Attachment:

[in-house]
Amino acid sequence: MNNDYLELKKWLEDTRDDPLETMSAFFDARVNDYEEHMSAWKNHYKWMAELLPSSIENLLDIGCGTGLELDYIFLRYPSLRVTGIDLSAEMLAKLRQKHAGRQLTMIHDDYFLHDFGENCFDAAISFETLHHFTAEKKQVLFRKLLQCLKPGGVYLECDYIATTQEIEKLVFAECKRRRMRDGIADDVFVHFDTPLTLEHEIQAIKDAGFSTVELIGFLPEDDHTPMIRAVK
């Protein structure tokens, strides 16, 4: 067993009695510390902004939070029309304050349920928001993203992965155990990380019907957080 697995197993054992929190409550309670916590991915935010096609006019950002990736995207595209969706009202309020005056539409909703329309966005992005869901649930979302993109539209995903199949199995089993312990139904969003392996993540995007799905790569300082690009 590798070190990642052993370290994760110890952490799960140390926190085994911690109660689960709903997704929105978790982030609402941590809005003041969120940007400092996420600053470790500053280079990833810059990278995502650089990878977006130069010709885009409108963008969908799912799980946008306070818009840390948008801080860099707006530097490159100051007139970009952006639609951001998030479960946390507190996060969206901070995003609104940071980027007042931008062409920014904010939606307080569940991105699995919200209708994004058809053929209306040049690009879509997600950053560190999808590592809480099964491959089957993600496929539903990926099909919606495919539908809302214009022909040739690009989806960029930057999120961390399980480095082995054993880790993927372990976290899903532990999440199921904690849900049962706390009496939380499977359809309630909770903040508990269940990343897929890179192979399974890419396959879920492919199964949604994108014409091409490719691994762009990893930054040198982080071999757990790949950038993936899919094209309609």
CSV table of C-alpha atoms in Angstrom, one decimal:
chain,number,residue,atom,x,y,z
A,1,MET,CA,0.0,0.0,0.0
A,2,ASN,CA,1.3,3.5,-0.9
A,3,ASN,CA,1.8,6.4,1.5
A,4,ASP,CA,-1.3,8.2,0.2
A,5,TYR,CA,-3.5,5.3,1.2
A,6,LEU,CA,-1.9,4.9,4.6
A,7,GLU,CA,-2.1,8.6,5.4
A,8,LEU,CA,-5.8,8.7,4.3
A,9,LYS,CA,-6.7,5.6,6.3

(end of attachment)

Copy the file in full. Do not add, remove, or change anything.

[in-house]
Amino acid sequence: MNNDYLELKKWLEDTRDDPLETMSAFFDARVNDYEEHMSAWKNHYKWMAELLPSSIENLLDIGCGTGLELDYIFLRYPSLRVTGIDLSAEMLAKLRQKHAGRQLTMIHDDYFLHDFGENCFDAAISFETLHHFTAEKKQVLFRKLLQCLKPGGVYLECDYIATTQEIEKLVFAECKRRRMRDGIADDVFVHFDTPLTLEHEIQAIKDAGFSTVELIGFLPEDDHTPMIRAVK
């Protein structure tokens, strides 16, 4: 067993009695510390902004939070029309304050349920928001993203992965155990990380019907957080 697995197993054992929190409550309670916590991915935010096609006019950002990736995207595209969706009202309020005056539409909703329309966005992005869901649930979302993109539209995903199949199995089993312990139904969003392996993540995007799905790569300082690009 590798070190990642052993370290994760110890952490799960140390926190085994911690109660689960709903997704929105978790982030609402941590809005003041969120940007400092996420600053470790500053280079990833810059990278995502650089990878977006130069010709885009409108963008969908799912799980946008306070818009840390948008801080860099707006530097490159100051007139970009952006639609951001998030479960946390507190996060969206901070995003609104940071980027007042931008062409920014904010939606307080569940991105699995919200209708994004058809053929209306040049690009879509997600950053560190999808590592809480099964491959089957993600496929539903990926099909919606495919539908809302214009022909040739690009989806960029930057999120961390399980480095082995054993880790993927372990976290899903532990999440199921904690849900049962706390009496939380499977359809309630909770903040508990269940990343897929890179192979399974890419396959879920492919199964949604994108014409091409490719691994762009990893930054040198982080071999757990790949950038993936899919094209309609």
CSV table of C-alpha atoms in Angstrom, one decimal:
chain,number,residue,atom,x,y,z
A,1,MET,CA,0.0,0.0,0.0
A,2,ASN,CA,1.3,3.5,-0.9
A,3,ASN,CA,1.8,6.4,1.5
A,4,ASP,CA,-1.3,8.2,0.2
A,5,TYR,CA,-3.5,5.3,1.2
A,6,LEU,CA,-1.9,4.9,4.6
A,7,GLU,CA,-2.1,8.6,5.4
A,8,LEU,CA,-5.8,8.7,4.3
A,9,LYS,CA,-6.7,5.6,6.3